At the upcoming Re-Framing Danish Design exhibition, Dutch designer Niek Pulles is going to showcase his interpretations of ten Danish furniture pieces. We have asked him about inspirations, good design and how Dutch and Danish design can affect each other.
Growing up in the Netherlands, Niek Pulles was, in his own words, only good at two subjects in school: art class and sports. He chose the creative path and graduated from Design Academy Eindhoven in 2009. Since then, he has been focused on the boundaries between product design and fashion while investigating the interaction between body and material through his work.
“My biggest inspirations are humans, animals and bodies. My fascination with the body started at a young age, and vehicles are also a great interest of mine; I used to draw cars everyday – sometimes only a line of car grills, because they reminded me of faces/characters”, says Pulles.
Getting his energy from creating, and experimenting with everything, Pulles believes good design is like good music – when you hear something great for the first time and then cannot stop playing it.
“Good design should ignite your emotions and feelings the first time you see it. The element of surprise and a sexual combination of form and colour – it is like falling in love”, he says.
And when it comes to Danish design, Pulles merely has positive words to express. He believes that Danish design is very well crafted, sophisticated and pays a lot of attention to detail. Believing Danish design is sensual, elegant and sometimes, in a very subtle way, provocative, Pulles states that Dutch and Danish design can affect each other in a good way.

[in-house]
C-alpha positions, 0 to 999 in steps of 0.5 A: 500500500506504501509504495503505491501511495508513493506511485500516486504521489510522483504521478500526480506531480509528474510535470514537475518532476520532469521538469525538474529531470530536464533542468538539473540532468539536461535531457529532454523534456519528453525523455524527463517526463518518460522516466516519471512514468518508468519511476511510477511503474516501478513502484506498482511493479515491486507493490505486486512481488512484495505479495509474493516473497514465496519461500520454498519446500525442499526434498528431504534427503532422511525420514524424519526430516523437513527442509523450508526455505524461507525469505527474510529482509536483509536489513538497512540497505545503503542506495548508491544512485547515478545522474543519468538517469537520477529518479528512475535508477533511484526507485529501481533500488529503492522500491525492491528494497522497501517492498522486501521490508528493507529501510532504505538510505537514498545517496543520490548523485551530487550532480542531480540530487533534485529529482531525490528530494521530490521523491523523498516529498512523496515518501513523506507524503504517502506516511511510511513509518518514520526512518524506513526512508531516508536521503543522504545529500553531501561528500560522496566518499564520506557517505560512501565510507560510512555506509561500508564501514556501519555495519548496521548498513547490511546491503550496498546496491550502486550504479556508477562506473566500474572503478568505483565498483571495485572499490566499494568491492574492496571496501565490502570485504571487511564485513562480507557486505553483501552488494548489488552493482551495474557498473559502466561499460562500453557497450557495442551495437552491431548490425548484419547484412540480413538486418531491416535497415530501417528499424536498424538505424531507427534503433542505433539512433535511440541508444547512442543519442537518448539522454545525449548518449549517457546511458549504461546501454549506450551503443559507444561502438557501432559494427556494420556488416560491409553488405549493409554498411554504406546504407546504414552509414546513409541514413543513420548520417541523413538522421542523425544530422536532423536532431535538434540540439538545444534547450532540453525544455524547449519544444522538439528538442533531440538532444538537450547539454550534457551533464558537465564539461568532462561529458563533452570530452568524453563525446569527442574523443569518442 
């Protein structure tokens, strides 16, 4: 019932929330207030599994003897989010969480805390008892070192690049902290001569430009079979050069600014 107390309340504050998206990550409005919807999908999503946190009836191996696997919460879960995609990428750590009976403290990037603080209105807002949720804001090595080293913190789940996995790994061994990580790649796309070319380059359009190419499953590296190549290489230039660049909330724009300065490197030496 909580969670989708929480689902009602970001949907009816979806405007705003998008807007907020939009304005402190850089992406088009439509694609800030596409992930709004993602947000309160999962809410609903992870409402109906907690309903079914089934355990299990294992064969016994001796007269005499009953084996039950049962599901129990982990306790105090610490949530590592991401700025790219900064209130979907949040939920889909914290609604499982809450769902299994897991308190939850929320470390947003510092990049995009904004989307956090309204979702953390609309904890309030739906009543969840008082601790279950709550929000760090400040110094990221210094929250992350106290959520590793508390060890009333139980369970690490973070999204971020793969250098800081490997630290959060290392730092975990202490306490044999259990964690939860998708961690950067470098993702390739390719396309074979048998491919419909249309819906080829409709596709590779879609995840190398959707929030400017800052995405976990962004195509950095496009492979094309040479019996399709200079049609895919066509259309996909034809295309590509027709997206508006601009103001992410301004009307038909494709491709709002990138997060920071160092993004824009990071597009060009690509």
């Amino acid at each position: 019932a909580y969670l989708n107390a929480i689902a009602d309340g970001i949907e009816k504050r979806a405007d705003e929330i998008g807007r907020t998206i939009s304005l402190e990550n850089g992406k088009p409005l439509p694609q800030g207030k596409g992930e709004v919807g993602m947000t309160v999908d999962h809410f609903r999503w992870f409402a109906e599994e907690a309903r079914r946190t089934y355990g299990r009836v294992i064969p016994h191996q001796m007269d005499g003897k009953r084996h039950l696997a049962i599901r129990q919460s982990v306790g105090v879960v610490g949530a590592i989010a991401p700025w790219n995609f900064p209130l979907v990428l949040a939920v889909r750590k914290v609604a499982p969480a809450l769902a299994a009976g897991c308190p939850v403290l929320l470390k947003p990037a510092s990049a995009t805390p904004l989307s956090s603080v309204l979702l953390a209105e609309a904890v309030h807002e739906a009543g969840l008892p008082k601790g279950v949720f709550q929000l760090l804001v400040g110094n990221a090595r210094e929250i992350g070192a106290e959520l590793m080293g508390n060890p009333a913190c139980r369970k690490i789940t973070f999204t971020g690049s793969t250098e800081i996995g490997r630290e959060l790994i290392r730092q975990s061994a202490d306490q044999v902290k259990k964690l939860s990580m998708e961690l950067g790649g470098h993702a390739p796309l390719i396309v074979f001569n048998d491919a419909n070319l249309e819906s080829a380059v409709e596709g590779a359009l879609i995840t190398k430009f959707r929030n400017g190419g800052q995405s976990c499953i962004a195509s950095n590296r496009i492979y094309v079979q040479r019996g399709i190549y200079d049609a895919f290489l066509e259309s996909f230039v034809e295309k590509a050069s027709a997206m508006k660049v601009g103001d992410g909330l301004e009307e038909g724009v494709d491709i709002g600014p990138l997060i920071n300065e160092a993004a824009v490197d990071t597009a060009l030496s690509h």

“I think it is a perfect relationship – love at first sight. They (Dutch and Danish design edt.) are both very playful and love to experiment, but in a totally different way. I think they can affect each other with humour, serene experiments and combining it with a grave approach, making each other sexier and funnier in a sophisticated way – double DD!” says Pulles, who is looking forward to seeing people’s reaction, when he exhibits at Re-Framing Danish Design.
The theme of his exhibition will be concentrated on zooming in on the human body and searching for cultural crossovers. Examining the close relation to objects, Pulles stated in an interview with Frame magazine that his exhibition will be “a rough ride on sexuality, aesthetics, imperfections and coincidences”.
The Re-Framing Danish Design exhibition will coincide with 3 Days of Design and take place at The Silo from 28–30 May.
The Silo – By & Havn